Re: location of home directories
Markus Schabel <markus.schabel <at> tgm.ac.at> writes:
> p.carsten <at> arcor.de wrote:
> > Thank you Markus,
> > ok, the part of the skolelinux homedir structure that stuck out to me
> > was the hardcoded "skole" in it.
> Yes, i think this is something that isn't really needed, but whoever
> had done this must have some thoughts behind that ;)
In the meantime, probably while beeing asleep, :) I could thought of a
Using /skole as a mountpoint for network resouces does not impose any
restrictions in the local use of /home on client workstations.
(Local users etc.)
To keep it more general the mountpoint might be i.e. /net/tjener/home or even
a plain standard compliant /mnt/tjener/home.
> > I think skolelinux is already of good
> > use also for non school projects. And a common scheme say at least
> > within Custom Debian Distributions may be desireable.
> > A scheme like
> > tjener.skole.lan:/home/tjener/home0
> > would make it more general and eliminate the need for
> > customizations other than changing hostname and domain.
> Yes, that would be good.
> > Things I am not yet clear about, and would like to know your thoughs on:
> > -- AFAIK It is currently not possible to do additional mounts to the same
> > mountpoint. So "mount tjener:/home /home" and a subsequent
> > "mount tjener2:/home /home" would only show /home/tjener2/home0 anyway.
> Yes, that's correct.
> > This means the mounting client machine needs to explicitly mount
> > particular servers to a deeper mountpoint anyway. So the /hostname/
> > part in the directory on the server does not help in keeping mounting
> > volumes from different servers on clients unified.
> > This kind of global namespace mounting is only supported in AFS (AFAIK)
> Yes, on servers which need to have all we do the following:
> mount fs01:/home/fs01 /home/fs01
> mount fs02:/home/fs02 /home/fs02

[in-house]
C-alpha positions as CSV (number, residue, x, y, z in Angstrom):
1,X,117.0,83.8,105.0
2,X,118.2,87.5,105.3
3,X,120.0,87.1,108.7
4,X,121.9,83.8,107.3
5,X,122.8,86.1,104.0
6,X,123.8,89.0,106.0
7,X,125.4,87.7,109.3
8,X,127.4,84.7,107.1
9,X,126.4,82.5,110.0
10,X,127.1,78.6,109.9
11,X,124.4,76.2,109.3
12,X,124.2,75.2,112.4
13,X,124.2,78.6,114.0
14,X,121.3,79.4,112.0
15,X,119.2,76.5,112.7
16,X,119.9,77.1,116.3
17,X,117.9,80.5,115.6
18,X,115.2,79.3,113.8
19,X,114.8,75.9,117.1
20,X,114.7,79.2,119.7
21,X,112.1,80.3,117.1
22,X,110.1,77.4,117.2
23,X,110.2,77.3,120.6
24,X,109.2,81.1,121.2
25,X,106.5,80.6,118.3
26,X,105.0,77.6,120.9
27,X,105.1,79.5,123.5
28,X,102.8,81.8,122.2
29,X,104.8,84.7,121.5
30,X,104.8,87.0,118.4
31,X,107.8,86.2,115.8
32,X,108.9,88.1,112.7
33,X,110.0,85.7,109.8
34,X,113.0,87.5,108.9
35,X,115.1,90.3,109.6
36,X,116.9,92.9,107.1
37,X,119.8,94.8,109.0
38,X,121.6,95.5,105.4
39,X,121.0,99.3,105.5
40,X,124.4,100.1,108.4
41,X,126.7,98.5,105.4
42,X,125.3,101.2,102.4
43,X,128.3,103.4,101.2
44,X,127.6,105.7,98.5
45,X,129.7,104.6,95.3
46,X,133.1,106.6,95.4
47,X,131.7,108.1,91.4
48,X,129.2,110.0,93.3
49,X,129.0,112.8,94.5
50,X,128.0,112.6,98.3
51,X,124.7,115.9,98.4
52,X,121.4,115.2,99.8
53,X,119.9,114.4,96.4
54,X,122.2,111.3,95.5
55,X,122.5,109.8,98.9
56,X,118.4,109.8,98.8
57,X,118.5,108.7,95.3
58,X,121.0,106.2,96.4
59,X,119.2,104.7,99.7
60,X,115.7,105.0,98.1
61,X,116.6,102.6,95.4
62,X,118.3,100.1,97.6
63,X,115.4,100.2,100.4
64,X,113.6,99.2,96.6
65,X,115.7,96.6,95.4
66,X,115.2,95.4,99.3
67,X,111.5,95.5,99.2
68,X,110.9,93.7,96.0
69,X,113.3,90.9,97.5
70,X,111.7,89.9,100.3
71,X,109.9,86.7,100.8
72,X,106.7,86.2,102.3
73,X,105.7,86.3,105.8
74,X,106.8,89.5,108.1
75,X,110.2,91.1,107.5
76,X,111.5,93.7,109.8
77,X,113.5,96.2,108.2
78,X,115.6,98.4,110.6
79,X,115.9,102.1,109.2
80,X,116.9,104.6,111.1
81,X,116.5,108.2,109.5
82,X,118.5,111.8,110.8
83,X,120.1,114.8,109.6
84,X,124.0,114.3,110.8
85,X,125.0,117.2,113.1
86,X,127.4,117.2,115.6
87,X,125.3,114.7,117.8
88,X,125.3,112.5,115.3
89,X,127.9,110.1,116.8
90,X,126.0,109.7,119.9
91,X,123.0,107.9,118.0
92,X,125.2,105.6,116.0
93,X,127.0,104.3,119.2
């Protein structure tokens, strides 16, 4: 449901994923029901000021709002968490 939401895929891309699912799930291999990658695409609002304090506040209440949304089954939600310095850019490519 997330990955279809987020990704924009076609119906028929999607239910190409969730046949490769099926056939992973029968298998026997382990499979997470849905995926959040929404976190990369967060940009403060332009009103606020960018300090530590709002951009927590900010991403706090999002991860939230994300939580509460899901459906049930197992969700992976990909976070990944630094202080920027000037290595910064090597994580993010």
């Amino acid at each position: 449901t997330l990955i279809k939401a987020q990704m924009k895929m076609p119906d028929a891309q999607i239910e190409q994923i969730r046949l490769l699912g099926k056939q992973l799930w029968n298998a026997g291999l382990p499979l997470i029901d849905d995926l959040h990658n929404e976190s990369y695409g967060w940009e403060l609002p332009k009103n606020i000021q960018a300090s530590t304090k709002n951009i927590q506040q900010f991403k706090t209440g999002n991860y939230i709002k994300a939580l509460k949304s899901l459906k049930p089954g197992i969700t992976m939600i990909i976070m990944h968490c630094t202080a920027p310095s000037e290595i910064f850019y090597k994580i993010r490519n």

> And on computers that only need some of the directories (e.g. the one
> of the currently logged in user) we do the following:
> mount fs??:/home/fs??/markus.schabel /home/fs??/markus.schabel
> (replace ?? with the number of the server the homedirectory of the
> user is physically located)
> > -- I am not sure why to keep different home[0,1,..] volumes around when
> > the servers make use of LVM which allows adding additional volumes
> > transparently later on. (Distinguishing /home/student and
> > /home/teacher might be another thing)
> AFAIK it is not possible to use LVM accross different servers. If you
> have a school with some departments (e.g. electronics, information
> technology, ...) and each department has it's own fileserver for the
> student's homedirectories you cannot use LVM but must mount the
> individual home directories of the servers onto one central place (if
> you need them all at one place, e.g. only one external available ftp
I agree but isn't that what the /fs??/ part from above is for?
When we try distributing volumes to diffenrent locations the perfect solution
would probably be to be able to do this absolutely transparently for users.
I.e the location in the global name space would not need to change.
LVM does abstract from local volumes. But the explicit server source directory
mounts dont allow real abstraction from net locations. With your kind help I
understood that, and why the the /fileserver/ part is necessary.
With explicit mounts there is just no real global namespace support. Wheras
with AFS IIRC you just "mount AFS to /afs" and can then browse
/afs/skole.lan/home/UID and even other domains no matter if the data is
sitting on your department server, anyplace else, or if it is being replicated
on a machine next to yours or even on your own.
I once had an account at a place where they used this Andrew File System I
thought it was realy nice from the user point of view, and feature rich, but I
did not try to install myself yet. Could the afs authentication live
peacefully with skolelinux ldap authentication?
I found a FS comparison I'll post to the "choice of Network FSs" thread.
> > So IMHO at the moment, it might as well be just tjener.skole.lan:/home
> > (or translated into a particular network environment more like:
> > server.city-highschool.lan:/home)
> Splitting data across servers may help you a bit if you got one machine
> down, you can use the backup on another server, just add another local
> directory inside /home and change the nfs mounts.
Thank you, now I see the benefits from keeping a /server/ level in place,
(as long as global namespace is lacking ;-)